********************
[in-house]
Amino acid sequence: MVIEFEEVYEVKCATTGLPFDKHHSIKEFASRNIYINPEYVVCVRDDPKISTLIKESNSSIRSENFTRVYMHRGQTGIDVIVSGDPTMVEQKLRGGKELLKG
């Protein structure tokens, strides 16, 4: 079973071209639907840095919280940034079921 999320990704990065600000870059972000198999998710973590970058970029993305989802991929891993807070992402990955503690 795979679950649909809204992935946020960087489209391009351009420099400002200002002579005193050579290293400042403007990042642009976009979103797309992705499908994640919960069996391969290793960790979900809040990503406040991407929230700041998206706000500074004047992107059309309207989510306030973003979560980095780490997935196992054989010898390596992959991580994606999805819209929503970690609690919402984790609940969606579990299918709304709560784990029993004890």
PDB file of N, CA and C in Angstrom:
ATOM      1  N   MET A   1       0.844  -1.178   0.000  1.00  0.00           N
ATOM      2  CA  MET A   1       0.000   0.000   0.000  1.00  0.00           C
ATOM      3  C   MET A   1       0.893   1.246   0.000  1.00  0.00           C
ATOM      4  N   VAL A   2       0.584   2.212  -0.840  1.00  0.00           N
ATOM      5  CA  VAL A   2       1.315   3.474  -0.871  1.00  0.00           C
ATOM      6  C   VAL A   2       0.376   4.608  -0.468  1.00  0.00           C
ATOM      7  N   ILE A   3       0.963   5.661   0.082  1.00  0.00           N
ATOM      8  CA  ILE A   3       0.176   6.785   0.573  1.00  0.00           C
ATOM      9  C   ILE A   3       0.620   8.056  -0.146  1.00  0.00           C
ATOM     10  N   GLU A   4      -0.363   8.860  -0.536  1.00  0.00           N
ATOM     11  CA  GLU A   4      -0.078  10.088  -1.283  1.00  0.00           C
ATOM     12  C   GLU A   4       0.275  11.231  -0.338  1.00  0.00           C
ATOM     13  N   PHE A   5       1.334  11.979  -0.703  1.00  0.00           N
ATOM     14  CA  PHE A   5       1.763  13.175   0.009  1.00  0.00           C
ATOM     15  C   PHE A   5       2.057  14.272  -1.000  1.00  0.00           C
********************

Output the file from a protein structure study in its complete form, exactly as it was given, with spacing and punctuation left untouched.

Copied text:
[in-house]
Amino acid sequence: MVIEFEEVYEVKCATTGLPFDKHHSIKEFASRNIYINPEYVVCVRDDPKISTLIKESNSSIRSENFTRVYMHRGQTGIDVIVSGDPTMVEQKLRGGKELLKG
């Protein structure tokens, strides 16, 4: 079973071209639907840095919280940034079921 999320990704990065600000870059972000198999998710973590970058970029993305989802991929891993807070992402990955503690 795979679950649909809204992935946020960087489209391009351009420099400002200002002579005193050579290293400042403007990042642009976009979103797309992705499908994640919960069996391969290793960790979900809040990503406040991407929230700041998206706000500074004047992107059309309207989510306030973003979560980095780490997935196992054989010898390596992959991580994606999805819209929503970690609690919402984790609940969606579990299918709304709560784990029993004890």
PDB file of N, CA and C in Angstrom:
ATOM      1  N   MET A   1       0.844  -1.178   0.000  1.00  0.00           N
ATOM      2  CA  MET A   1       0.000   0.000   0.000  1.00  0.00           C
ATOM      3  C   MET A   1       0.893   1.246   0.000  1.00  0.00           C
ATOM      4  N   VAL A   2       0.584   2.212  -0.840  1.00  0.00           N
ATOM      5  CA  VAL A   2       1.315   3.474  -0.871  1.00  0.00           C
ATOM      6  C   VAL A   2       0.376   4.608  -0.468  1.00  0.00           C
ATOM      7  N   ILE A   3       0.963   5.661   0.082  1.00  0.00           N
ATOM      8  CA  ILE A   3       0.176   6.785   0.573  1.00  0.00           C
ATOM      9  C   ILE A   3       0.620   8.056  -0.146  1.00  0.00           C
ATOM     10  N   GLU A   4      -0.363   8.860  -0.536  1.00  0.00           N
ATOM     11  CA  GLU A   4      -0.078  10.088  -1.283  1.00  0.00           C
ATOM     12  C   GLU A   4       0.275  11.231  -0.338  1.00  0.00           C
ATOM     13  N   PHE A   5       1.334  11.979  -0.703  1.00  0.00           N
ATOM     14  CA  PHE A   5       1.763  13.175   0.009  1.00  0.00           C
ATOM     15  C   PHE A   5       2.057  14.272  -1.000  1.00  0.00           C